OUTDOORS + RECREATION
The beauty (and solitude) of Bryce Canyon National Park in the winter
SALT LAKE CITY — A winter trip offers a way to experience the splendor of Bryce Canyon National Park without the crowds.
And there is no doubt that Utah’s five national parks are experiencing a crush of visitors. According to the Kem C. Gardner Policy Institute, Utah’s record 11.2 million national park visits and 11.6 million state park visits in 2021 helped propel Utah’s tourism to a record-setting $10.56 billion in spending.
All the bodies have raised concerns about “loving our parks to death” and led to some saying that their overall park experience was diminished.
And experimental programs like timed entry systems to alleviate traffic congestion look like they will continue in 2023.
Avoid a diminished national park experience. Instead, plan a winter visit!
Winter in Bryce Canyon
You will have a more quiet visit if you go to Bryce Canyon in the winter. But you’ll also have wildlife viewing and photography opportunities that can’t be duplicated during the spring or summer. And the sights you’ll see can’t be seen anywhere else in the world!
Winter at Bryce Canyon is a “must do” experience for Bob Grove and Mark Wade, a duo that often join KSL Outdoors to discuss their road-trippin’ adventures.
They say that even if you’ve experienced the red rocks and pink cliff vistas of Bryce Canyon before, seeing the biggest collection of “hoodoos” in the world capped with a dusting of some of the “Greatest Snow on Earth” is certainly a magnet for outdoor lovers.
Hoodoos are tall, thin rock formations formed by erosion within sedimentary or volcanic rock. They are also known as tent rocks, fairy chimneys, or earth pyramids. Hoodoos can range in size from five or six feet all the way to the size of a ten-story building.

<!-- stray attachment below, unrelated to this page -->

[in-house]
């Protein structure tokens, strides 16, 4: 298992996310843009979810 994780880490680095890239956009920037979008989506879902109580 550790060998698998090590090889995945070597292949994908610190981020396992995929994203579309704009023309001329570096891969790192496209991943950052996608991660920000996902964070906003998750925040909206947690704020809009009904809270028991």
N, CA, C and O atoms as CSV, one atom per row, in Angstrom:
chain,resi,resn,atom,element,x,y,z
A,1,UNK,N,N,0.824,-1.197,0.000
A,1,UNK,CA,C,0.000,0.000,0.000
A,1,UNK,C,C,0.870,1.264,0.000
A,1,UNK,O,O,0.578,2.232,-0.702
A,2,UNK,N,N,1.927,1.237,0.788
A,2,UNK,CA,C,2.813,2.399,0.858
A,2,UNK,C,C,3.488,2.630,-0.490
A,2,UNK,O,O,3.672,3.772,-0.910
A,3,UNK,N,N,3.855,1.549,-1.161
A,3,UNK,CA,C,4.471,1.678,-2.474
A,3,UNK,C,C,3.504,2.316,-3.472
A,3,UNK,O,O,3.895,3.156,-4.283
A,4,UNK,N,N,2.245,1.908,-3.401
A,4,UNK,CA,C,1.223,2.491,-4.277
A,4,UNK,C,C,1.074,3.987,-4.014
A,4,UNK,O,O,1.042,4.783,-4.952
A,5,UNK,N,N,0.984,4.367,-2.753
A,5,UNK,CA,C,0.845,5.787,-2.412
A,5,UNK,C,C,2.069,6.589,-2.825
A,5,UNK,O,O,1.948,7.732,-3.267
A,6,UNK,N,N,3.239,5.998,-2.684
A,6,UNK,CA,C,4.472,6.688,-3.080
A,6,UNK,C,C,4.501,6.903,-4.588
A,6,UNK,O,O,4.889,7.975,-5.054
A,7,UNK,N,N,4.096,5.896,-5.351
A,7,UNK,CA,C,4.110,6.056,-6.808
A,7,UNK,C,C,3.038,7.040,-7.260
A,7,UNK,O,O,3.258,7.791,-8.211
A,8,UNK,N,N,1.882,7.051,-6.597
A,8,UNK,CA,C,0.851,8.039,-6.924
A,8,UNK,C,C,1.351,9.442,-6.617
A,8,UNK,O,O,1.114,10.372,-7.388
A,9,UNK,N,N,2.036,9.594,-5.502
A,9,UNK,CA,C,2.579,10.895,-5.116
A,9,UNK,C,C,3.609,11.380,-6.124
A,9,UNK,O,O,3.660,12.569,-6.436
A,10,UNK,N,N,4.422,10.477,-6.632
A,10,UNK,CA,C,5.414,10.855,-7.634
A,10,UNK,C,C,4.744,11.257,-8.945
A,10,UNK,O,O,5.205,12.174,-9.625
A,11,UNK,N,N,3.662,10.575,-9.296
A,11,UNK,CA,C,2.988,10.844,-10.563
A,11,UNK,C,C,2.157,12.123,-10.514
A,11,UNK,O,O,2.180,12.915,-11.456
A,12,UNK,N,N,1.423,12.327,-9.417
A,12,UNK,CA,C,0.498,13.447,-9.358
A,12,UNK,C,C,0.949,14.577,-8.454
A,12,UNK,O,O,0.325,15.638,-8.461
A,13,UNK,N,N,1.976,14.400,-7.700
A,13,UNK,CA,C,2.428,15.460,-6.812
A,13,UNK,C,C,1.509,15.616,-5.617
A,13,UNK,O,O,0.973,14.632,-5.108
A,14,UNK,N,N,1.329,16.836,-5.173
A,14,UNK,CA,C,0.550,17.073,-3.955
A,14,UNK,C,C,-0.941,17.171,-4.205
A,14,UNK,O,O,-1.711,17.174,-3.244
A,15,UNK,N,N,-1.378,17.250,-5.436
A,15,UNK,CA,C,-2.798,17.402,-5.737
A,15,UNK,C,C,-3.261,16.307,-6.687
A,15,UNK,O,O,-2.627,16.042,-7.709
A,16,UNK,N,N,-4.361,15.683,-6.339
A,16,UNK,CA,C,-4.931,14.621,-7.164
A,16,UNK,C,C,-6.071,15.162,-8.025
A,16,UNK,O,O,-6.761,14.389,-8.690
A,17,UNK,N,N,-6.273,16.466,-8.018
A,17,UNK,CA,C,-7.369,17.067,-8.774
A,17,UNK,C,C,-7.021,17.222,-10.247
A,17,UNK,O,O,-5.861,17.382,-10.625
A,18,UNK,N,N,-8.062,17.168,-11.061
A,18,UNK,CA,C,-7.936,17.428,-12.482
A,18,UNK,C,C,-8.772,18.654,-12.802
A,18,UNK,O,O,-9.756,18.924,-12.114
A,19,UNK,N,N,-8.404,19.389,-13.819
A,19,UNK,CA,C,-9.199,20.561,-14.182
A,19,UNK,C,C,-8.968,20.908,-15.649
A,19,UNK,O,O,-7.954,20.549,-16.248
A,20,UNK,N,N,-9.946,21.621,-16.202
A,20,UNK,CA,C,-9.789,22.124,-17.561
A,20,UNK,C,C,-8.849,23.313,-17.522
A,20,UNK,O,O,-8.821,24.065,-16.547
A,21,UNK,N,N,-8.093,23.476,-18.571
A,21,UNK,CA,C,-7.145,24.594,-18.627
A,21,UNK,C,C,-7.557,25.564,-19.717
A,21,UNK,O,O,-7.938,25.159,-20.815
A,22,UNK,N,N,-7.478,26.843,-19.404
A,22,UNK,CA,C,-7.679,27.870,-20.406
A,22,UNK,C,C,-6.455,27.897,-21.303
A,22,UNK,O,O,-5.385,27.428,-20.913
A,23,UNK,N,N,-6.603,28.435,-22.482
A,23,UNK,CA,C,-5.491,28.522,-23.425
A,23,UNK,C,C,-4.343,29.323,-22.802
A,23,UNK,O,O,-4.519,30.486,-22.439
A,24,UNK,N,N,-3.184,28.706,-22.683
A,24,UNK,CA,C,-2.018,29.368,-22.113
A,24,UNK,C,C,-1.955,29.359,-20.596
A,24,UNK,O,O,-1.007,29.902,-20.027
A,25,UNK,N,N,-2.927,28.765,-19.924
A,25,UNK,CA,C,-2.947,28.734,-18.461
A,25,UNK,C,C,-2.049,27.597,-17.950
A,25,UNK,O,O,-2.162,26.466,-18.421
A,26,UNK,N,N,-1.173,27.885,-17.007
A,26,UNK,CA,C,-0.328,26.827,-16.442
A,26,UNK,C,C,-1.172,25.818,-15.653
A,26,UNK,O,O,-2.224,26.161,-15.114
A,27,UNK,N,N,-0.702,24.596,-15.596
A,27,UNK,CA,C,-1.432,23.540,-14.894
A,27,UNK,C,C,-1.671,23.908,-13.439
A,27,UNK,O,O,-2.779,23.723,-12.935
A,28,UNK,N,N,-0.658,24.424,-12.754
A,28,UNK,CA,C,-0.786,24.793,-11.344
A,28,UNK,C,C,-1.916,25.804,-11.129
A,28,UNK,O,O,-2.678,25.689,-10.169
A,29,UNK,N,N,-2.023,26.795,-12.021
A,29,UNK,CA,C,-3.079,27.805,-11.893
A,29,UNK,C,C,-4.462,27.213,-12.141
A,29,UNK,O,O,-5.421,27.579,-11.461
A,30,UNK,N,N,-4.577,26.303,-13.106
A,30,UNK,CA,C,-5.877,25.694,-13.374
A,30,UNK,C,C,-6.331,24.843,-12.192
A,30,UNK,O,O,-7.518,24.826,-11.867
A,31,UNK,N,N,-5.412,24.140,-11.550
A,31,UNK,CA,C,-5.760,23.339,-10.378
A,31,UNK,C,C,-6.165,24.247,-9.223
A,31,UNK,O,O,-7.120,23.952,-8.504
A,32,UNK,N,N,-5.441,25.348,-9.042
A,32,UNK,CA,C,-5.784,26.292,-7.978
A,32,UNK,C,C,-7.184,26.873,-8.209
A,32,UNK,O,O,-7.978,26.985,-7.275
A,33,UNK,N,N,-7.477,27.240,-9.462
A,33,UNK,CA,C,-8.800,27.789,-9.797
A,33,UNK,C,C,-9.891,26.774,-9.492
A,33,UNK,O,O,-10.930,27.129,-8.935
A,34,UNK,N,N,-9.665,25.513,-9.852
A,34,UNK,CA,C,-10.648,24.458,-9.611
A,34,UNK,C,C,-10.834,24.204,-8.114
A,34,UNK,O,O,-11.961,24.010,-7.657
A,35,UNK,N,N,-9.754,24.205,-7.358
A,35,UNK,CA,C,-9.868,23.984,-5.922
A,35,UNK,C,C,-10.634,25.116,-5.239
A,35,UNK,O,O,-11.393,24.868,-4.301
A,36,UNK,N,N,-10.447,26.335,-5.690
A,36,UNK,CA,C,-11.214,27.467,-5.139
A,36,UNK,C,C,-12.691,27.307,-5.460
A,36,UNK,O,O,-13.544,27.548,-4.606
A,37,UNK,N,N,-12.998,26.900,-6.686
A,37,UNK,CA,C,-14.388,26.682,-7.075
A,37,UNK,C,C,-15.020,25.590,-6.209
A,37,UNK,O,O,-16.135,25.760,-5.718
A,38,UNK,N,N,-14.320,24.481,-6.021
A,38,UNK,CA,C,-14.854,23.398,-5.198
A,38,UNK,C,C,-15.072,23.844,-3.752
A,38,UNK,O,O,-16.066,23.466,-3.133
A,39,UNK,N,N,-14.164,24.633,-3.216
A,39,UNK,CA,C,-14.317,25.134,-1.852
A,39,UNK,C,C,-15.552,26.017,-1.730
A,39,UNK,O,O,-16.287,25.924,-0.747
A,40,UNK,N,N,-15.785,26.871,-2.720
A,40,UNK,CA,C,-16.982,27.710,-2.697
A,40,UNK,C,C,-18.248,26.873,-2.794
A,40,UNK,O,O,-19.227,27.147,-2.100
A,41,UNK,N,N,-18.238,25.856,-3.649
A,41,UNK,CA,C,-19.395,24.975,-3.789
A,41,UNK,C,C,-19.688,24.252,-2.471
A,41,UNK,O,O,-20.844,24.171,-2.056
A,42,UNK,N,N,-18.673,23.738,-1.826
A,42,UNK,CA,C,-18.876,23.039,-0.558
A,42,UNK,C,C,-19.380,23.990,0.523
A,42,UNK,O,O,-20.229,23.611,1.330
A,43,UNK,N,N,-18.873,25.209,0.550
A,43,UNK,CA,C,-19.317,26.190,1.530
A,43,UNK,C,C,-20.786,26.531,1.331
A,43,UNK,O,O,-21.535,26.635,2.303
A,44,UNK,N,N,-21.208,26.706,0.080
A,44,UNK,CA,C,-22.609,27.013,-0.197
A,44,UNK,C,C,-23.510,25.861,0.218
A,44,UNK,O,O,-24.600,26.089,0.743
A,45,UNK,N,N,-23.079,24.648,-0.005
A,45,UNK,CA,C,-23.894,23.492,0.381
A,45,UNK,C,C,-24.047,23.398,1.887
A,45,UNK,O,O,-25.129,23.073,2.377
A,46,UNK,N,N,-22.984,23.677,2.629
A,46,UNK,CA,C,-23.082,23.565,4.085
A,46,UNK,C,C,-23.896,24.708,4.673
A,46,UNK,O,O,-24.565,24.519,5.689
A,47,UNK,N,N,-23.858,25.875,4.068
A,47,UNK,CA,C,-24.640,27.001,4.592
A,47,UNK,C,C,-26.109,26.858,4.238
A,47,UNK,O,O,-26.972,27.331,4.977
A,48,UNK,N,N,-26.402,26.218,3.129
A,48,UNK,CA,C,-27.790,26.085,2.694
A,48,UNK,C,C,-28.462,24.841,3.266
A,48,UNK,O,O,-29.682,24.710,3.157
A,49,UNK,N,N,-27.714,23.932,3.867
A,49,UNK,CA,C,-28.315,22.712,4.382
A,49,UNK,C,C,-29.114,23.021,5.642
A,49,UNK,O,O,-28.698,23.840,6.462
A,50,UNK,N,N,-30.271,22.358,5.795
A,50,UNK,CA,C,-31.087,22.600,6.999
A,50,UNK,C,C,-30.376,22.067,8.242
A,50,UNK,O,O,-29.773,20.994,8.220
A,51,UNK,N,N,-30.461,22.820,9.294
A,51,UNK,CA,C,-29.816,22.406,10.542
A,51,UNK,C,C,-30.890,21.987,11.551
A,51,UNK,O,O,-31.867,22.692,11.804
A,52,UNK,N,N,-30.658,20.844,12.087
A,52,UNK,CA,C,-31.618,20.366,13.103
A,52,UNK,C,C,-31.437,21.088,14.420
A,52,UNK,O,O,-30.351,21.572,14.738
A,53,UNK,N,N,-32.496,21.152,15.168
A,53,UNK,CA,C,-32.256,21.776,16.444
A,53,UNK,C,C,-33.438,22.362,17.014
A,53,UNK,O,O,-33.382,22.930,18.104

And while they are found in other areas of North America, their abundance in Bryce Canyon is globally unique.
Ruby’s Inn, at the entrance to the park, is a perfect spot to serve as a base camp with great rooms and great food. They also offer snowshoe rentals if a trek down one of the many trails on a brisk, sunny day is your idea of adventure.
A must for Bryce Canyon in the winter – cold weather clothing
One word of warning: make sure you have the proper cold-weather clothing. In order for the trip to be enjoyable, this is a must. And it’s especially important if, like Bob and Mark, your winter trip to Bryce Canyon includes photography.
Located on the eastern edge of the Paunsaugunt Plateau in south-central Utah and sitting at an elevation of just under 8,000 feet, the early morning hours when the light is just right for that perfect “Kodak Moment,” often bring below-freezing temperatures.
But Bob and Mark can tell you that the hours, the walk, and the crisp air are all worth it if you capture a scene that will make your friends wish they’d gone too.
Bob and Mark offer many more tips on where to target your photography setup point inside the park.
- U.S. National Park Service announce free entrance days for participating parks
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- Number of visitors to Arches National Park is on the decline
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